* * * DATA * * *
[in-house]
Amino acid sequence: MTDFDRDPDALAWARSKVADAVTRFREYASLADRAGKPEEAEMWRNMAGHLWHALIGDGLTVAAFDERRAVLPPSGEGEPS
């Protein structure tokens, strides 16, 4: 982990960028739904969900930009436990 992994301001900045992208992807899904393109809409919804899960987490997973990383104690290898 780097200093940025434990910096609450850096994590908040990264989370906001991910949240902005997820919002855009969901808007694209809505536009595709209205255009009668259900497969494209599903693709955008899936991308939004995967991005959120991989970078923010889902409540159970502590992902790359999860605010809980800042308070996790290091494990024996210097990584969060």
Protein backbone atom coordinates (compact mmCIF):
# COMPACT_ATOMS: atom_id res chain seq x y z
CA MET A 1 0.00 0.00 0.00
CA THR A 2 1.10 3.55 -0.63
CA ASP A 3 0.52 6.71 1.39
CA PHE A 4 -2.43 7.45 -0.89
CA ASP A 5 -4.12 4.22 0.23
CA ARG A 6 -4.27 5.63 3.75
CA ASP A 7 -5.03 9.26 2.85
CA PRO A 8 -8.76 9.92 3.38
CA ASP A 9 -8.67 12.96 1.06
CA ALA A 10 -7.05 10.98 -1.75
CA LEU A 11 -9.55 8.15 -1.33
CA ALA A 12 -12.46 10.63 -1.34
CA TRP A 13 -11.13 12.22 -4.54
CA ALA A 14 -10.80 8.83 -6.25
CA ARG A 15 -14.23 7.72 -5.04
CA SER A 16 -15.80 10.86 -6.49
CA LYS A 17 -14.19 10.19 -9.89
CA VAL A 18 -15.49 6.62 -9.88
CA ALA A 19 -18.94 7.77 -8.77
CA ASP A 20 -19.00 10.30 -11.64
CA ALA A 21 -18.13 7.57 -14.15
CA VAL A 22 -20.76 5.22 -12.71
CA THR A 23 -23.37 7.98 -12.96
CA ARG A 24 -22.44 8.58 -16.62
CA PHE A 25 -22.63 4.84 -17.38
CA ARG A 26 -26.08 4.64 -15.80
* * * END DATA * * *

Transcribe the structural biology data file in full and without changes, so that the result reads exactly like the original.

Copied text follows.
[in-house]
Amino acid sequence: MTDFDRDPDALAWARSKVADAVTRFREYASLADRAGKPEEAEMWRNMAGHLWHALIGDGLTVAAFDERRAVLPPSGEGEPS
């Protein structure tokens, strides 16, 4: 982990960028739904969900930009436990 992994301001900045992208992807899904393109809409919804899960987490997973990383104690290898 780097200093940025434990910096609450850096994590908040990264989370906001991910949240902005997820919002855009969901808007694209809505536009595709209205255009009668259900497969494209599903693709955008899936991308939004995967991005959120991989970078923010889902409540159970502590992902790359999860605010809980800042308070996790290091494990024996210097990584969060």
Protein backbone atom coordinates (compact mmCIF):
# COMPACT_ATOMS: atom_id res chain seq x y z
CA MET A 1 0.00 0.00 0.00
CA THR A 2 1.10 3.55 -0.63
CA ASP A 3 0.52 6.71 1.39
CA PHE A 4 -2.43 7.45 -0.89
CA ASP A 5 -4.12 4.22 0.23
CA ARG A 6 -4.27 5.63 3.75
CA ASP A 7 -5.03 9.26 2.85
CA PRO A 8 -8.76 9.92 3.38
CA ASP A 9 -8.67 12.96 1.06
CA ALA A 10 -7.05 10.98 -1.75
CA LEU A 11 -9.55 8.15 -1.33
CA ALA A 12 -12.46 10.63 -1.34
CA TRP A 13 -11.13 12.22 -4.54
CA ALA A 14 -10.80 8.83 -6.25
CA ARG A 15 -14.23 7.72 -5.04
CA SER A 16 -15.80 10.86 -6.49
CA LYS A 17 -14.19 10.19 -9.89
CA VAL A 18 -15.49 6.62 -9.88
CA ALA A 19 -18.94 7.77 -8.77
CA ASP A 20 -19.00 10.30 -11.64
CA ALA A 21 -18.13 7.57 -14.15
CA VAL A 22 -20.76 5.22 -12.71
CA THR A 23 -23.37 7.98 -12.96
CA ARG A 24 -22.44 8.58 -16.62
CA PHE A 25 -22.63 4.84 -17.38
CA ARG A 26 -26.08 4.64 -15.80